Donald Trump’s campaign has supplied a windfall to cable “news” networks and peddlers of jingoistic tchotchkes. But the billionaire’s run for the GOP presidential nomination has benefited an unlikely group: left-wing economic populists.
In the 21st century, liberalism has concentrated an inordinate amount of its time and energy on cultural affairs, lifestyle choices and consumer products. Same-sex marriage as a civil right, feminist finger-wagging over an allegedly inadequate number of females in the science-and-technology fields, the evils of pesticides, an impending weather cataclysm. Moonbat Nation’s agenda is largely set by the concerns of affluent — and frequently, quite silly — professionals.
But the issues that excite women’s studies professors and Hollywood nincompoops have limited appeal to lunch-pail leftists. Labor bosses and the lobbyists, activists, and think tanks they fund recognize that. As the union-backed Economic Policy Institute recently noted, “people without a college degree (which includes those without a high school degree, with a high school degree, some college education, and an associates’ degrees) make up the majority of the labor force in every state.” It’s a cohort that has, sadly, proven susceptible to Trump’s economic illiteracy.
Here’s the narrative: Decades ago, free-trade ideologues forged an unholy alliance with “Benedict Arnold CEOs.” So manufacturing, the foundation of America’s middle class, was shipped abroad, never to return. The growth of pay and benefits for average workers flatlined. The American Dream hit the pause button. The college-educated, ensconced in comfortable gigs, profited from globalization, while the typical household got stuck in neutral. China and Mexico aren’t trading partners; they’re enemies of Joe Sixpack and Jane Diet Coke.
It’s a morality play that stacks myth atop myth. Protectionists’ first error is to blame “cheap foreign labor” for a declining number of manufacturing jobs. The nation’s factory employment peaked at 19.6 million, in June 1979 — long before the passage of NAFTA and China’s entry into the World Trade Organization. As Tufts University’s Daniel W. Drezner noted in a 2015 piece for The Washington Post, “while a small fraction of American manufacturing jobs migrated overseas … a far greater fraction of manufacturing jobs simply disappeared and are not coming back. The far bigger driver of these job losses is the creative destruction that comes from technological innovation and productivity increases.”
And while Trump and his frenemies on the left don’t care to look, manufacturing employment, for the first time since the 1990s, is rising. The turnaround came six years ago, even though the value of imports from China rose by over a third between 2010 and 2015. Low-cost hydrocarbons deserve credit for the jobs, but foreign direct investment is another contributor. German, Canadian, Israeli, French, Japanese, Swiss, Brazilian, and Italian firms are coming to America. More and more, it’s Chinese and Indian enterprises that are setting up operations. Many of the products being made are exported.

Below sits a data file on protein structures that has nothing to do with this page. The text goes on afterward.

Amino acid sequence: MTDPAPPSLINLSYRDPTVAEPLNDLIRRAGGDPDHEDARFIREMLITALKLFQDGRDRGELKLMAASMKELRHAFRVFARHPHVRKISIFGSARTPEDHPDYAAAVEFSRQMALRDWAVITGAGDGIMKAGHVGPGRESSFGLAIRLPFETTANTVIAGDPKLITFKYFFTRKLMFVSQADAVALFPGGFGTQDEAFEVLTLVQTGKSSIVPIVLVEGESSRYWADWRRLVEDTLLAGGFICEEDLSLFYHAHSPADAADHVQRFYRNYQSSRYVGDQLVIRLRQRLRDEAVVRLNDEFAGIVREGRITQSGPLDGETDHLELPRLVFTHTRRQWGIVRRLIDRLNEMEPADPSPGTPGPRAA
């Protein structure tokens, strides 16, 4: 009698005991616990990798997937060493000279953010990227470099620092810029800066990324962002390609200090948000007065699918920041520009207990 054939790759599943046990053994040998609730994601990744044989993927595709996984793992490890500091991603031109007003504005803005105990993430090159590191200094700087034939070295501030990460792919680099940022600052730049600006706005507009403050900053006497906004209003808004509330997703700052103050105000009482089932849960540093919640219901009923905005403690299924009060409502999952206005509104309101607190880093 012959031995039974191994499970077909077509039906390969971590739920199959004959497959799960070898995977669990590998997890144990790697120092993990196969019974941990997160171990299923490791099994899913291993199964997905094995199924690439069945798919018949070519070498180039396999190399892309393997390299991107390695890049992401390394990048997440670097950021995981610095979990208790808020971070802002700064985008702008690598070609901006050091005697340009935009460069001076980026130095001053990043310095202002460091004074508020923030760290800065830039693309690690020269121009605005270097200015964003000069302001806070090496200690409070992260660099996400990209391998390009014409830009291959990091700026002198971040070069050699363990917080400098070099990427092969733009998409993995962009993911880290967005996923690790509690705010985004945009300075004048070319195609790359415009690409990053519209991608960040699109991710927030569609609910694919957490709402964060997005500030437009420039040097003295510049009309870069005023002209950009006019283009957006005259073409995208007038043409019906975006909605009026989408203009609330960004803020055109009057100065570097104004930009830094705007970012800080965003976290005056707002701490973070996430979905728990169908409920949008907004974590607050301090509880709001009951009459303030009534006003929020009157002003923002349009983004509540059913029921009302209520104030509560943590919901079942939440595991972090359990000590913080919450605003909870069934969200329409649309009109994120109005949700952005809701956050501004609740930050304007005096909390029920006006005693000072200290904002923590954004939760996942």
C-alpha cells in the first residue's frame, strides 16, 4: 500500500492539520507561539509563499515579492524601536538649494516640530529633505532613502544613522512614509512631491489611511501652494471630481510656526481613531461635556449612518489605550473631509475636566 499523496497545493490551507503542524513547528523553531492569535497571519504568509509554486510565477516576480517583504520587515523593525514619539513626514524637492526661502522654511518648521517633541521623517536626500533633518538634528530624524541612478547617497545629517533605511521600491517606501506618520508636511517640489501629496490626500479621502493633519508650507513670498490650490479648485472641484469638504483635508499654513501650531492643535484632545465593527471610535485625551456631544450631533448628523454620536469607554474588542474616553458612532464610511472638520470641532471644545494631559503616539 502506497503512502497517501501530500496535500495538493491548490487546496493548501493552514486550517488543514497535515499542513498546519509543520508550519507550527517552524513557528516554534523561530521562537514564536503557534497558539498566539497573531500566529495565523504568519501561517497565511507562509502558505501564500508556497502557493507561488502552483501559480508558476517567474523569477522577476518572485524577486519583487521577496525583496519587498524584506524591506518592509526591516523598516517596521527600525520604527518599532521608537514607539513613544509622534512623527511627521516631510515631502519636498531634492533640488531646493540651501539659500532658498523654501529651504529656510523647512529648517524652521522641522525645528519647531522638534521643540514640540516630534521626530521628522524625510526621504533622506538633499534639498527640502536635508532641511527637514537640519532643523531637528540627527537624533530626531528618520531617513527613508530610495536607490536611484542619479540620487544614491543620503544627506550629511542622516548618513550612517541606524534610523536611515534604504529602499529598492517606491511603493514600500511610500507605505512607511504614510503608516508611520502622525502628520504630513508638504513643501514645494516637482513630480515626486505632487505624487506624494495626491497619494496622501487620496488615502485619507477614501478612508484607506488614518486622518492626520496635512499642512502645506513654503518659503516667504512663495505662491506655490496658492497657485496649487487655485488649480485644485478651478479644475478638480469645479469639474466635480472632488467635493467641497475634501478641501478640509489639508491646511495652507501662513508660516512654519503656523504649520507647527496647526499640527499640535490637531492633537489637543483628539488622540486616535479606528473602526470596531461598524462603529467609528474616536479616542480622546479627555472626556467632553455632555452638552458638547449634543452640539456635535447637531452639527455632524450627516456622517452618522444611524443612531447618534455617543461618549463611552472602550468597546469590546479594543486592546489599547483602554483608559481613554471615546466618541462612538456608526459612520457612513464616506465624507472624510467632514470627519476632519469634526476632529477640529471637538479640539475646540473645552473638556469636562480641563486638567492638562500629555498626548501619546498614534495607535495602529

“Protectionists,” economist Donald J. Boudreaux quipped, “are world champions at looking at only half the argument.” In an editorial that’s sure to be ignored by Trump, the Chicago Tribune recently explained that the “world constitutes an enormous, eager market for the best American products and services — from Boeing airplanes and Illinois soybeans to the skyscraper designs of Chicago architects. In return … we buy stuff. All of which is less expensive than it otherwise would be (toys from China, clothes from Bangladesh) or highly specialized (BMWs from Germany, bananas from Ecuador). Each country focuses on what it does best. The result is that everyone gains.”
As for manufacturing’s impact on compensation, the data are clear. An economy dominated by factories isn’t the only path to wealth. Americans have gotten richer as assembly lines have provided a declining share of total U.S. employment. A 2011 analysis by economists Richard V. Burkhauser, Jeff Larrimore, and Kosali I. Simon found “substantial gains” between 1979 and 2007, after adjusting for household size, welfare payments, and taxes — specifically, 36.7 percent growth in median income. The finance, IT, logistics, entertainment, sales, education, and healthcare industries aren’t destroying the middle class. And few workers in the sectors are eager to transfer to the factory floor.
Riding a noxious wave of anti-globalization nonsense, The Donald is within striking distance of the GOP’s presidential nod. But long after the malignancy that is Trump’s candidacy fades from unpleasant memory, the left’s self-appointed sentinels of “working families” will wail over planetary capitalism’s contribution to “wage stagnation” and “the death of the middle class.”
Protectionist propaganda never takes a holiday. Neither should a spirited, unapologetic defense of free trade.
Former Nevadan D. Dowd Muska (www.dowdmuska.com) writes about government, economics, and technology. He lives in Corrales, New Mexico. Follow him on Twitter @DowdMuska.